Just as in 2005, it would be a penalty that derailed Uzbekistan’s hopes of reaching the intercontinental playoff in 2013. Jordan would face the same fate as Uzbekistan’s conquerors Bahrain and were crushed by Uruguay. But that was of little comfort to Uzbekistan as yet again luck had cruelly deserted them.

 

 Rekindled Hope 

 

Losing a World Cup playoff in that way would be agonising for any team, but to lose in such difficult circumstances twice in eight years could be traumatic for anyone to overcome. However, the White Wolves’ current qualifying campaign for the 2018 World Cup gives them hope.

In the final group stage, Uzbekistan are third in Group A with nine points and occupy the playoff position. South Korea are second with 10 points and Iran are top with 11 – both holding the automatic qualification spots. The White Wolves’ next two fixtures are away to fourth-placed Syria before hosting Qatar in Tashkent five days later. If they can obtain at least four points from six then third place would be all but assured.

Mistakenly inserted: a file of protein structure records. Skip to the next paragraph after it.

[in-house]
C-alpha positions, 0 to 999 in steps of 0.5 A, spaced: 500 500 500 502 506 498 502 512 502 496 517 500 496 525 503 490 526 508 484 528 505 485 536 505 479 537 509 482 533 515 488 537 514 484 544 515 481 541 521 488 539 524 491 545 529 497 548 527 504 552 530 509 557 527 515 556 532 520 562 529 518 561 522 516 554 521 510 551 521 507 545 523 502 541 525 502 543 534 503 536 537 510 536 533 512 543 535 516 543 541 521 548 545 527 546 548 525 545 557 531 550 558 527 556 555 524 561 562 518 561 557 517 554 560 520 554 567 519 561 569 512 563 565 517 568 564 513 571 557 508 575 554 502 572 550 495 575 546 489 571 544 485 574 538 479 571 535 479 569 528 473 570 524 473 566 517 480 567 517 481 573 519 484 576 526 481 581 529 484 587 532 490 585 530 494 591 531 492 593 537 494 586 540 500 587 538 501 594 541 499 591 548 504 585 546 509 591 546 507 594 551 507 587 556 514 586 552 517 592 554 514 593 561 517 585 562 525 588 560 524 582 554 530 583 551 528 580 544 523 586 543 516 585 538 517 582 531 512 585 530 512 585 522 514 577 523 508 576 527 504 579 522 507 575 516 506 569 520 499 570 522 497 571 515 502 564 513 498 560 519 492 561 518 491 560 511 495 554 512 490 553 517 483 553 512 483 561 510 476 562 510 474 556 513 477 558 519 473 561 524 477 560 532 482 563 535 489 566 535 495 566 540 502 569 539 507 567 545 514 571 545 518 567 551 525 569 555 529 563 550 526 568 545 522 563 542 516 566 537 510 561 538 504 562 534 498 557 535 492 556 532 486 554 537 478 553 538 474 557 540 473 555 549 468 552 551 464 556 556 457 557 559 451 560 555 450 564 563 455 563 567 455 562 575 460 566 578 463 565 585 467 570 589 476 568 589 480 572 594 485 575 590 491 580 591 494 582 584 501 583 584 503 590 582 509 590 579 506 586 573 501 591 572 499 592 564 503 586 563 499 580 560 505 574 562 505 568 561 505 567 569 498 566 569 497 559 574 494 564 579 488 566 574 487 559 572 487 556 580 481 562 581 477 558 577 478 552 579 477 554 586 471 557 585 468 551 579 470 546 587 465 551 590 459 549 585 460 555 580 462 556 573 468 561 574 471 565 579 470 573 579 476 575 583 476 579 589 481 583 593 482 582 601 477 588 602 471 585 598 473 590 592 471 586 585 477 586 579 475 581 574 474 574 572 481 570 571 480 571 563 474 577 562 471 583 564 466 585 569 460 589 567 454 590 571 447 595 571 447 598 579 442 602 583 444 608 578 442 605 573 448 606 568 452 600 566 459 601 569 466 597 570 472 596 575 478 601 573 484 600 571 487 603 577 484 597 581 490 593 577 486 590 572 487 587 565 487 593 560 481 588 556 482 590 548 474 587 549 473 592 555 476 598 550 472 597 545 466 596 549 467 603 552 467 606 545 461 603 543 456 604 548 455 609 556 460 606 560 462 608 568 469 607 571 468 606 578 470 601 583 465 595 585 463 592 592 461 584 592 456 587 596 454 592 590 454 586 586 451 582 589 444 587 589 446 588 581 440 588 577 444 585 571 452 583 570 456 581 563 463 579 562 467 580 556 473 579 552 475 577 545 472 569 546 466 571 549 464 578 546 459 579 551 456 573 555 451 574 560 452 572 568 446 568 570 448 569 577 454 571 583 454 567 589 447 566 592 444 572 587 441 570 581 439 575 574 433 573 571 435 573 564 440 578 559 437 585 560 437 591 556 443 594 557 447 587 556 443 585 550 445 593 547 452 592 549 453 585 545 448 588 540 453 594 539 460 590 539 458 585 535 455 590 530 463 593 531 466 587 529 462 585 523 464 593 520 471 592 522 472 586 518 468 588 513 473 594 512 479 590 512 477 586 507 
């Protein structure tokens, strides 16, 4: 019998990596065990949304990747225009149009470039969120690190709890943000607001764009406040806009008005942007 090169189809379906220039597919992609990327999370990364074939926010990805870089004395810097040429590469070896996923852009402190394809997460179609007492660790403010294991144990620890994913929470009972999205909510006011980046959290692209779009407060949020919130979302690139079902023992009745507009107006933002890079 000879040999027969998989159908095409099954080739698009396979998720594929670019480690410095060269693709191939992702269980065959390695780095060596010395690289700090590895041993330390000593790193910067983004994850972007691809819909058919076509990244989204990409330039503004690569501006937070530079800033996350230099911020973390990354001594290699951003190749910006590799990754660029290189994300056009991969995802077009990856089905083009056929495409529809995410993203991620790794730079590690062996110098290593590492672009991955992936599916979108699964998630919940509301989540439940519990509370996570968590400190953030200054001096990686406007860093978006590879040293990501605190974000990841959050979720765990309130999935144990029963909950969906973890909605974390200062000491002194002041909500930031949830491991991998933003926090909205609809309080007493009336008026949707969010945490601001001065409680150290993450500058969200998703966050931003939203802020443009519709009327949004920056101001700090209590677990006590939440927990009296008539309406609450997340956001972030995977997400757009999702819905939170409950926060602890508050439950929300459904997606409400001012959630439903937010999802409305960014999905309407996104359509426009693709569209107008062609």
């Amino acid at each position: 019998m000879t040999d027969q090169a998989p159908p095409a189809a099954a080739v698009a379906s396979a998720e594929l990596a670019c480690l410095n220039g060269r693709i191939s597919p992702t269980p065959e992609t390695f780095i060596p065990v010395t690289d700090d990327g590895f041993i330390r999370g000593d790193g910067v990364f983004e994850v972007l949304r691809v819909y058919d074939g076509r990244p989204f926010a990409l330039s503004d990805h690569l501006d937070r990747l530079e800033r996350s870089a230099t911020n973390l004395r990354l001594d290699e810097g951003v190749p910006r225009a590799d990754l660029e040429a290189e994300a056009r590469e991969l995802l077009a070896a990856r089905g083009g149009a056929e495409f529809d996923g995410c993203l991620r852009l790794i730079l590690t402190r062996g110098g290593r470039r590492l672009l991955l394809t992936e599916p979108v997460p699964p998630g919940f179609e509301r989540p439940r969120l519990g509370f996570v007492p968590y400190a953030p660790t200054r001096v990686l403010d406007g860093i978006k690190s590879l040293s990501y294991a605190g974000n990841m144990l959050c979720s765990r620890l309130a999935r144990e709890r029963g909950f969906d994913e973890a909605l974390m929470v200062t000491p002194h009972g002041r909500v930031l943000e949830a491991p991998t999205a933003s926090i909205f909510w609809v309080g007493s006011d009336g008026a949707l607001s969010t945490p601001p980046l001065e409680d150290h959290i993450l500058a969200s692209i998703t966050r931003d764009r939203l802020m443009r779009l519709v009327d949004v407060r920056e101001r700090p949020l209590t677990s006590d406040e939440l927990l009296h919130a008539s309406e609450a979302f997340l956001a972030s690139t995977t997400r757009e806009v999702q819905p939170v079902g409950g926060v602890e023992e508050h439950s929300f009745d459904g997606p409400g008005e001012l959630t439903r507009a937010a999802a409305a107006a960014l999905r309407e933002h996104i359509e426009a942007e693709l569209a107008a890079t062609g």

From past experience, the Uzbeks would prefer the top two automatic spots, which is why their final qualifying game at home to South Korea in September could be pivotal. Finishing third is something the team wants to avoid. Facing a playoff against the third placed team in a highly competitive Group B, which has the likes of Japan, Australia, Saudi Arabia, and a rapidly improving United Arab Emirates, is a daunting prospect.

Uzbekistan’s squad still has remnants of those that played in the 2005 and 2013 World Cup playoff games – Djeparov, Ahmedov, Tukhtakhodjaev and the unfortunate Anzur Ismailov. Along with the experienced striker Alexander Geynrikh, they are a team on the up. Managed by Samvel Babayan since June 2015, the White Wolves will be hoping for better luck in qualifying for the World Cup.

Doing so would extinguish past heartache and put Uzbekistan on the map of world football 

By Yousef Teclab    @yousef738